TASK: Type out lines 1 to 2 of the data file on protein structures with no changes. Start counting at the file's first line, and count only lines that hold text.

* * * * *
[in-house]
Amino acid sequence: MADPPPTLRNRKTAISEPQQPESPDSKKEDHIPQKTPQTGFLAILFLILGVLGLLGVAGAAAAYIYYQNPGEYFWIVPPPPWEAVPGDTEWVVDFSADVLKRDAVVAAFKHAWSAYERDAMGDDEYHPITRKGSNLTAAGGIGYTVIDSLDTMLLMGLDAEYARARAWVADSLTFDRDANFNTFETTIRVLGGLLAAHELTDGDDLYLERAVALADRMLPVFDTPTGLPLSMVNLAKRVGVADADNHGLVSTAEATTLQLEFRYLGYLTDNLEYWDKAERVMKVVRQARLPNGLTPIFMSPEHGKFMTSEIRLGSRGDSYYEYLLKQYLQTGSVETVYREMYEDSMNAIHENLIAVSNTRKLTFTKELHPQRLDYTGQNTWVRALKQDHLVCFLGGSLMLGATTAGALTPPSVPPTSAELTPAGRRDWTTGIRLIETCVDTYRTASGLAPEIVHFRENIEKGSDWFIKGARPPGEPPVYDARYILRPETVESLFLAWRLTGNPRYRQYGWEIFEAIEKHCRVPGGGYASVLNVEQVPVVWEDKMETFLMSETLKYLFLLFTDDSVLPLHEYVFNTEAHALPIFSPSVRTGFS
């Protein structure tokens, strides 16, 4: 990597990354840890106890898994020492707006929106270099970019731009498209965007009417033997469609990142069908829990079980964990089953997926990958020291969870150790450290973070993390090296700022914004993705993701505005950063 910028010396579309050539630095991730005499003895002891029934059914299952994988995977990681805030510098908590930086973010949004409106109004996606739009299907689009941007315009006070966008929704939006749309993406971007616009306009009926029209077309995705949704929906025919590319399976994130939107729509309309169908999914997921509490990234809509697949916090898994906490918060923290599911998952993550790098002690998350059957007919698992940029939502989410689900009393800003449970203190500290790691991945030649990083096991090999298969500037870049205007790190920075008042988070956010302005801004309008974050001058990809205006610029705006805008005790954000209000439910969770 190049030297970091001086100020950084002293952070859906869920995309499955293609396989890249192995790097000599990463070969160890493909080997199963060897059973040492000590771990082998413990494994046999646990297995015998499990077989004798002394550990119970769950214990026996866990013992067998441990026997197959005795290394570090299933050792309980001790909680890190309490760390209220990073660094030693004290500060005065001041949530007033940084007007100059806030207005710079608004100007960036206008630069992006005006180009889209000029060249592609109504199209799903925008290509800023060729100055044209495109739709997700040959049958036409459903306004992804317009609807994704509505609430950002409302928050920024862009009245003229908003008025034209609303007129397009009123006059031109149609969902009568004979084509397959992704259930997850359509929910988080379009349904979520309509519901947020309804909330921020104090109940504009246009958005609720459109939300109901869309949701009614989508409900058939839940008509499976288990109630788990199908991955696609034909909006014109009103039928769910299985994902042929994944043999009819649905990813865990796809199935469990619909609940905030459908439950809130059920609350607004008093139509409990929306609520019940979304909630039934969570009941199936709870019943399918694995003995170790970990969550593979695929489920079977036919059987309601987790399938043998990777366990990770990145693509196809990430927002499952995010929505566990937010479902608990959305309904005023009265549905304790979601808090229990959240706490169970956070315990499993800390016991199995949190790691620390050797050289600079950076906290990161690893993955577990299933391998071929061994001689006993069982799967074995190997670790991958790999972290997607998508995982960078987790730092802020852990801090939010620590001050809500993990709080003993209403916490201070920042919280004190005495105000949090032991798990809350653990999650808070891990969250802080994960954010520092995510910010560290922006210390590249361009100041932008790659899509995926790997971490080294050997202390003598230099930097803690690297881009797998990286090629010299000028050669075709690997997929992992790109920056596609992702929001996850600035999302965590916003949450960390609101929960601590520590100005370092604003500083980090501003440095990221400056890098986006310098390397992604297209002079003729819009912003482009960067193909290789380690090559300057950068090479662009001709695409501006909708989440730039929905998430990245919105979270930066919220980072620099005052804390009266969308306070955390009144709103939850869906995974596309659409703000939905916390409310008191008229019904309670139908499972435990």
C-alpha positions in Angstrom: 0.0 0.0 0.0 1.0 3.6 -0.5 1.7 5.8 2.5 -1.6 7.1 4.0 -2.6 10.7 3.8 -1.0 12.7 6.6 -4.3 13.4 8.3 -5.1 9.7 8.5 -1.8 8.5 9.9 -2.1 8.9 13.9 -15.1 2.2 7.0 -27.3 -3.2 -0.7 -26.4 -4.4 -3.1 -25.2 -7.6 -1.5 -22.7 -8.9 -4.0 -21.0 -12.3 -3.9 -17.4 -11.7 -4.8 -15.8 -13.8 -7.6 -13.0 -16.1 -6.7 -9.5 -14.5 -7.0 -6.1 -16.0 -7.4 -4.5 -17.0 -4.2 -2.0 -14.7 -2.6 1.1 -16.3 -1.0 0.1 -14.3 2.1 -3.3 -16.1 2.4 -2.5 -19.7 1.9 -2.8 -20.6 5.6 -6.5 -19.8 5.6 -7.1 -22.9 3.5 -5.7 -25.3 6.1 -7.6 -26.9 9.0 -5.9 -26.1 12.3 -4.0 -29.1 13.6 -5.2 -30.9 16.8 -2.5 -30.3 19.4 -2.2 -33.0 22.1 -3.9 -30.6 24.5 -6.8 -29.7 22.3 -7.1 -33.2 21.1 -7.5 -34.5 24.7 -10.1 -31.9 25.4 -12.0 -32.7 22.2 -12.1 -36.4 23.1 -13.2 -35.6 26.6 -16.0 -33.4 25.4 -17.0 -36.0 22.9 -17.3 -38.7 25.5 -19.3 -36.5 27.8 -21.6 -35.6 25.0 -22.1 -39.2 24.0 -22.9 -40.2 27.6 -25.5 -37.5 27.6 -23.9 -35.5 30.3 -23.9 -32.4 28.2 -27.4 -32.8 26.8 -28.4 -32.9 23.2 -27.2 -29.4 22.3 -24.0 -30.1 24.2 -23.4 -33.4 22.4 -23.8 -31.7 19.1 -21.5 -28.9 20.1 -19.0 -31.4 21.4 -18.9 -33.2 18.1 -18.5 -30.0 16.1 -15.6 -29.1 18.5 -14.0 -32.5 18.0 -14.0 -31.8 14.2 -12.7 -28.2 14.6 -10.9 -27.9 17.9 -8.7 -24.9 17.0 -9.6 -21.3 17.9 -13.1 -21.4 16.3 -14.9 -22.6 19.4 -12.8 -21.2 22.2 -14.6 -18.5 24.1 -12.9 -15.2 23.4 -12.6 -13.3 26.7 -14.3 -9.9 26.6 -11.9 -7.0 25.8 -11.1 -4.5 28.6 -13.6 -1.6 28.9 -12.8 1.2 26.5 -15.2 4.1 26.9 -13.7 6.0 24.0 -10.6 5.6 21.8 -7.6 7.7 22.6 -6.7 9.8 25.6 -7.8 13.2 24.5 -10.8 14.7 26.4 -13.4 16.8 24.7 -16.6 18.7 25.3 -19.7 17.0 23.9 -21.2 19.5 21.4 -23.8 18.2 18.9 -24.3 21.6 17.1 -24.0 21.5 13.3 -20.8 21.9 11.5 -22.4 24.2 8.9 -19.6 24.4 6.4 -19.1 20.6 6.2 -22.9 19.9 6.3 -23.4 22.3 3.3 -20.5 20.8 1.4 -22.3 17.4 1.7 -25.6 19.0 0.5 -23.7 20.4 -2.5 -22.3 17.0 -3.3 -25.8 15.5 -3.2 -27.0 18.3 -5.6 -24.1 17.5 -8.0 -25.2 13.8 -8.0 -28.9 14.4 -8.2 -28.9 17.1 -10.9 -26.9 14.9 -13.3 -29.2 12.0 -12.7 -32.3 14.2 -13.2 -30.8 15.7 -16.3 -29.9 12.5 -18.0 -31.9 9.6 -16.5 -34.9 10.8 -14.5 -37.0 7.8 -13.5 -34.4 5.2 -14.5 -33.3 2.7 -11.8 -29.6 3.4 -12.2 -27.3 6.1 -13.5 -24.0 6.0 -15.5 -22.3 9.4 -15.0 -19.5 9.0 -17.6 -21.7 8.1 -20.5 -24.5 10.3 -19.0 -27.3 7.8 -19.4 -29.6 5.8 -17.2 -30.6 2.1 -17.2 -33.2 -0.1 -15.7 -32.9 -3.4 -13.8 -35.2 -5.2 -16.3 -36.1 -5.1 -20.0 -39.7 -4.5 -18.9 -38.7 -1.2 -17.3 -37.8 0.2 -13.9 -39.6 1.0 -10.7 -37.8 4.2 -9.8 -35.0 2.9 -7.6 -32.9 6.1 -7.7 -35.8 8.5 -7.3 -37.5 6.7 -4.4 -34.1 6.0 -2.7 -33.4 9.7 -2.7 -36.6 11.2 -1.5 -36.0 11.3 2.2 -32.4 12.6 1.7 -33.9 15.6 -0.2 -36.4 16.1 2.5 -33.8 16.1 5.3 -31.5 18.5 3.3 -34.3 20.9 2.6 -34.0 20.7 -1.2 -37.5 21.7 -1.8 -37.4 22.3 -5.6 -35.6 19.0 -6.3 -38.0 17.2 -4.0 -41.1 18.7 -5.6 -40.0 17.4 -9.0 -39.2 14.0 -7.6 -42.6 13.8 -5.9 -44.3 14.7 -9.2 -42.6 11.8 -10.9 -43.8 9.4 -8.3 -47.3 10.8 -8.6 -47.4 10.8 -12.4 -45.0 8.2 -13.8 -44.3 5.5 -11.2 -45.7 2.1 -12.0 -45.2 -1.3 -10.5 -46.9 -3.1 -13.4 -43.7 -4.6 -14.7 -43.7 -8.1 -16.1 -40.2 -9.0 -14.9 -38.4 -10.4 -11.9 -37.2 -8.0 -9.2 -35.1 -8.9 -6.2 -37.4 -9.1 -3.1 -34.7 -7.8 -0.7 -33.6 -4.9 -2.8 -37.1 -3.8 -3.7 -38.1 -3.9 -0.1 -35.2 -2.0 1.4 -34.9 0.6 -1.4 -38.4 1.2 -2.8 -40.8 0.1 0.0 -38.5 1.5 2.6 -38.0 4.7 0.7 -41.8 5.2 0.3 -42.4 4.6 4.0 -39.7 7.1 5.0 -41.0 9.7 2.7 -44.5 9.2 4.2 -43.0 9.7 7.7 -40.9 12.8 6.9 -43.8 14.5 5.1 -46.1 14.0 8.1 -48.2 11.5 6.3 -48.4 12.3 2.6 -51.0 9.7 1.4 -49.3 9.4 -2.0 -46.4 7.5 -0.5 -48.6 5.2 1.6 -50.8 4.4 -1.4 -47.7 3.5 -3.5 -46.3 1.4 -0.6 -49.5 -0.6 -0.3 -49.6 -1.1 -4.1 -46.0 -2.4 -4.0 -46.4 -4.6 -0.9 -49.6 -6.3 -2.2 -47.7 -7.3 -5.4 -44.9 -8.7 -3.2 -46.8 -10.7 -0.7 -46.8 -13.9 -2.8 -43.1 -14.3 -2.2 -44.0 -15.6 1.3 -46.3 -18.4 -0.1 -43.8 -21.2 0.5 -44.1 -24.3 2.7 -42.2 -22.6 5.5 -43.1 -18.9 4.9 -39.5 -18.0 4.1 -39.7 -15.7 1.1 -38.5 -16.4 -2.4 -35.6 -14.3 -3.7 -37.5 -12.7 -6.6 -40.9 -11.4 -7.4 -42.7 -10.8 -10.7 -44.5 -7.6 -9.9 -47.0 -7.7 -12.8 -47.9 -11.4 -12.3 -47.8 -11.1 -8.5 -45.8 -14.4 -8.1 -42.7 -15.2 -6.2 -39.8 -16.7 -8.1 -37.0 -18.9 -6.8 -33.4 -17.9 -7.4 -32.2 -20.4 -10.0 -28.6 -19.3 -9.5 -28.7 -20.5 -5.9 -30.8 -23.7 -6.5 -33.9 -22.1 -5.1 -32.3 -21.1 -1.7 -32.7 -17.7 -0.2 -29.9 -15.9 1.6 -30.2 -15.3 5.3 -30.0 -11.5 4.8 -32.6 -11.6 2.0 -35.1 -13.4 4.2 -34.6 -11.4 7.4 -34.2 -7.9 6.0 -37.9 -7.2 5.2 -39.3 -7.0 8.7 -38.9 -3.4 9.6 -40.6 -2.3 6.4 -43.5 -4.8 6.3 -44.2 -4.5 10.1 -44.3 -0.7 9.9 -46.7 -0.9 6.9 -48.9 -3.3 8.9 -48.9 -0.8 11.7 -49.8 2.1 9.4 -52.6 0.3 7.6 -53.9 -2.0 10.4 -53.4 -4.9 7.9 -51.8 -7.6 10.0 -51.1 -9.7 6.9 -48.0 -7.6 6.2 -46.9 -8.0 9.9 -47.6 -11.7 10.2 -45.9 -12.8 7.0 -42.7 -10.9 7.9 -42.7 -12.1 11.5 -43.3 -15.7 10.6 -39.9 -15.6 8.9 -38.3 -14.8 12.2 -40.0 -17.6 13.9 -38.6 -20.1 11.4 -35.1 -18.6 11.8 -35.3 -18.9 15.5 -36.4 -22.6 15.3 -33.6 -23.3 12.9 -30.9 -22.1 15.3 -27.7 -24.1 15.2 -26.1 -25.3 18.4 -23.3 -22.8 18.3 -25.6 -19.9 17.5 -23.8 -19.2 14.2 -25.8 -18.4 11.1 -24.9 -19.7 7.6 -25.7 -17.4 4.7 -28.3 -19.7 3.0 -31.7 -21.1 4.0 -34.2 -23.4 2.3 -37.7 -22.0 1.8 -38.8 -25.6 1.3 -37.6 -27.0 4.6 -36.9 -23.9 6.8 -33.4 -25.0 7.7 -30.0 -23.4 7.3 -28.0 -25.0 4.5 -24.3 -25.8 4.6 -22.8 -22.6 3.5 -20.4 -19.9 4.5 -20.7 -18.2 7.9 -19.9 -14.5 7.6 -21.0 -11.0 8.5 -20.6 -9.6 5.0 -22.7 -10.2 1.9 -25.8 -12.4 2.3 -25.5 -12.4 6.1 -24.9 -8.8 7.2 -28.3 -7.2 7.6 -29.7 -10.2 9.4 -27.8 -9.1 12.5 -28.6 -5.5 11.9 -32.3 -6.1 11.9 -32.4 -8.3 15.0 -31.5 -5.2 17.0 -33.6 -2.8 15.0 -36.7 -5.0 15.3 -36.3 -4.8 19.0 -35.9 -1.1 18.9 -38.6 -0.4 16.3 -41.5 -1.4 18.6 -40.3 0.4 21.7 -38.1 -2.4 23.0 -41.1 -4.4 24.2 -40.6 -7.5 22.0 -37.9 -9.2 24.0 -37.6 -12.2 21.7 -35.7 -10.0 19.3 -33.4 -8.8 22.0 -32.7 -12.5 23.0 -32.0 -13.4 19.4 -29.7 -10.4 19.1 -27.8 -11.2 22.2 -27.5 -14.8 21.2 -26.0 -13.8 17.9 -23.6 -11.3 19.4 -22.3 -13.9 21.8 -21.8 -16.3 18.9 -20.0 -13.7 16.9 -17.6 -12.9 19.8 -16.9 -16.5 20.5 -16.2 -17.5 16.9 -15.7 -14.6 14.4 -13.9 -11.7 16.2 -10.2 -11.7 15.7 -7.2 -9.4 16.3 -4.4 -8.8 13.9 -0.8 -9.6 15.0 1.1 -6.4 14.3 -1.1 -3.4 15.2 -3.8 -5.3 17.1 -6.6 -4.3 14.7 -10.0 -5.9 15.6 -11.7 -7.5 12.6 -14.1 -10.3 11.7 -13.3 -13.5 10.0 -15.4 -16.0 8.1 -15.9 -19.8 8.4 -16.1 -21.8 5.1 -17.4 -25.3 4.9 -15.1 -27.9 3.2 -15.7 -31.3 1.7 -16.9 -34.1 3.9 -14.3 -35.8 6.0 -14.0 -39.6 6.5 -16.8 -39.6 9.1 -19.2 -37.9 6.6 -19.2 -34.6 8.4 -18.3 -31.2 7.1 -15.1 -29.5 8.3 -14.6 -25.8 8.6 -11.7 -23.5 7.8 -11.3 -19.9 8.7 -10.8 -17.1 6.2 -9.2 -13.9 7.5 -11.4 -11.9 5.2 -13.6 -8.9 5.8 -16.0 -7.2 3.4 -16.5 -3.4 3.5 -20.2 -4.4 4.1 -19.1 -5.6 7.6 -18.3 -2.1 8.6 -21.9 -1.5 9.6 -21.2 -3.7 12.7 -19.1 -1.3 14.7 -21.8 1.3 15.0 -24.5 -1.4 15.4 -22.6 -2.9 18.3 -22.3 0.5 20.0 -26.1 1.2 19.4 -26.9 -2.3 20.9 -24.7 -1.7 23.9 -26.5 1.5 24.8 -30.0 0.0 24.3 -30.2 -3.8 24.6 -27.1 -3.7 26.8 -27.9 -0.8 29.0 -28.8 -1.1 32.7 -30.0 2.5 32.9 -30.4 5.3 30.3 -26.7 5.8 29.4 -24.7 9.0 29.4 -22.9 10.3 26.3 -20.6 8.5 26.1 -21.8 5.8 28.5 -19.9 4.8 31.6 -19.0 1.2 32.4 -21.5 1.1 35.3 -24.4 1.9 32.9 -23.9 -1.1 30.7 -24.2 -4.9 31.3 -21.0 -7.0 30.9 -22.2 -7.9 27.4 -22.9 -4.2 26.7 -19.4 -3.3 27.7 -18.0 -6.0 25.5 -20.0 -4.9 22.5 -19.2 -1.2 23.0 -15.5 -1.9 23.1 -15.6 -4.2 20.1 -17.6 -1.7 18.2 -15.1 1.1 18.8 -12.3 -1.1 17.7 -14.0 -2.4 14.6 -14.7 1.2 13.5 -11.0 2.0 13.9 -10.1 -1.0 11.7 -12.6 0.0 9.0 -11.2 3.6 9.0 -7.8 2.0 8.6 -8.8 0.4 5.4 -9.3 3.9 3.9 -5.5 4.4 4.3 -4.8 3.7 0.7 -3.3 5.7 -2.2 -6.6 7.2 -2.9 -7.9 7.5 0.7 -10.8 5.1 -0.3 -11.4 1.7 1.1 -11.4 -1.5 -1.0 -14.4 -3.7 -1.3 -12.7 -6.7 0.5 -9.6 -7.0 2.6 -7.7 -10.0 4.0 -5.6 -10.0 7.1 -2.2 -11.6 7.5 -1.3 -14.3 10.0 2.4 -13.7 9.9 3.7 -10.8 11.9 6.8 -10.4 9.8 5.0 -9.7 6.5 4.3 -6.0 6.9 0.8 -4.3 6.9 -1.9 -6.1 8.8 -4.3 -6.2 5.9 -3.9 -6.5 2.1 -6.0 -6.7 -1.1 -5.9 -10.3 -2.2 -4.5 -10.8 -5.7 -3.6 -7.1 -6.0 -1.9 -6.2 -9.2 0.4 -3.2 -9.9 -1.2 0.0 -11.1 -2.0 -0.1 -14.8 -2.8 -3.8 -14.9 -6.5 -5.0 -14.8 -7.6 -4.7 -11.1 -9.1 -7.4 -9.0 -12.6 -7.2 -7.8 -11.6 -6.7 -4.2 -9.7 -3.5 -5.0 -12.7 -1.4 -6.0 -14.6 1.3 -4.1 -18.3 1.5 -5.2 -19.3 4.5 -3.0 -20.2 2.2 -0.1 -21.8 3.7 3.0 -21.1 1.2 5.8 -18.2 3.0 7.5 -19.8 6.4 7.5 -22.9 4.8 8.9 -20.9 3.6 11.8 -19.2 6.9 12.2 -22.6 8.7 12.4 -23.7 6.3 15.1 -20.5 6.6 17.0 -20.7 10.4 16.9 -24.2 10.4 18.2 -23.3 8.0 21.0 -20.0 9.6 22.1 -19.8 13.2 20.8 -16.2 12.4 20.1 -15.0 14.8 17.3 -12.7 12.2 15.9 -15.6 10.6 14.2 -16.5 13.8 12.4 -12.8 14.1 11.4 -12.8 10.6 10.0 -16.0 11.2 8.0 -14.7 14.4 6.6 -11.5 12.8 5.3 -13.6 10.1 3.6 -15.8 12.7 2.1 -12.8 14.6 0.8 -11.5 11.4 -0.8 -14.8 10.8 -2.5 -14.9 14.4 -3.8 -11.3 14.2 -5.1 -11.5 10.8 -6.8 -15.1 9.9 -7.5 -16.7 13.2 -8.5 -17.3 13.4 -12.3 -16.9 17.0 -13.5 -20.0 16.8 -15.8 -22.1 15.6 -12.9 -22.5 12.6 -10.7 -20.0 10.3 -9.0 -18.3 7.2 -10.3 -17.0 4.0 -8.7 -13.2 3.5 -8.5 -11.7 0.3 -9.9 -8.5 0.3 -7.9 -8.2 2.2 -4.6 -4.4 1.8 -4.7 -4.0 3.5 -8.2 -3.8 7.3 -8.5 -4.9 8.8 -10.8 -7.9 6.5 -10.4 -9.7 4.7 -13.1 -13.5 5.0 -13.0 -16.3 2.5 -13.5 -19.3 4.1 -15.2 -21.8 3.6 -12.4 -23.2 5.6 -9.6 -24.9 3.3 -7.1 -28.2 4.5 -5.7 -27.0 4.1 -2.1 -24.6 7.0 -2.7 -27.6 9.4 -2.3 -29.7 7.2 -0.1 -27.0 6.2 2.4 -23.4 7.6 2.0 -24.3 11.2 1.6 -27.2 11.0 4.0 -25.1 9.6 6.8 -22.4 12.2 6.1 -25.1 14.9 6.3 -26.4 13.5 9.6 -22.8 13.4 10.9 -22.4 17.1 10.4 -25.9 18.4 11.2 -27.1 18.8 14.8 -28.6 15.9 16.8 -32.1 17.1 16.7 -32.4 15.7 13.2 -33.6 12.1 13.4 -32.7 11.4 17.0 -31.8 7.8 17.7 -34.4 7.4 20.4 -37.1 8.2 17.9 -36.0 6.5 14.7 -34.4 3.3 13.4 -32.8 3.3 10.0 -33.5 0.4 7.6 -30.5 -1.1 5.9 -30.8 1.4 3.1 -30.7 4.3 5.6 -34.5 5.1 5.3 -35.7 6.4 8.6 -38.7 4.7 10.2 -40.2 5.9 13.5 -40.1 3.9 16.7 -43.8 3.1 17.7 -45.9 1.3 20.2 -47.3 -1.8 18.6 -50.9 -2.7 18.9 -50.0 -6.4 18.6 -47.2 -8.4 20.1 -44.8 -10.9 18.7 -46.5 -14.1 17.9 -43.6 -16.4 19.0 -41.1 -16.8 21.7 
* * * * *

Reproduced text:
[in-house]
Amino acid sequence: MADPPPTLRNRKTAISEPQQPESPDSKKEDHIPQKTPQTGFLAILFLILGVLGLLGVAGAAAAYIYYQNPGEYFWIVPPPPWEAVPGDTEWVVDFSADVLKRDAVVAAFKHAWSAYERDAMGDDEYHPITRKGSNLTAAGGIGYTVIDSLDTMLLMGLDAEYARARAWVADSLTFDRDANFNTFETTIRVLGGLLAAHELTDGDDLYLERAVALADRMLPVFDTPTGLPLSMVNLAKRVGVADADNHGLVSTAEATTLQLEFRYLGYLTDNLEYWDKAERVMKVVRQARLPNGLTPIFMSPEHGKFMTSEIRLGSRGDSYYEYLLKQYLQTGSVETVYREMYEDSMNAIHENLIAVSNTRKLTFTKELHPQRLDYTGQNTWVRALKQDHLVCFLGGSLMLGATTAGALTPPSVPPTSAELTPAGRRDWTTGIRLIETCVDTYRTASGLAPEIVHFRENIEKGSDWFIKGARPPGEPPVYDARYILRPETVESLFLAWRLTGNPRYRQYGWEIFEAIEKHCRVPGGGYASVLNVEQVPVVWEDKMETFLMSETLKYLFLLFTDDSVLPLHEYVFNTEAHALPIFSPSVRTGFS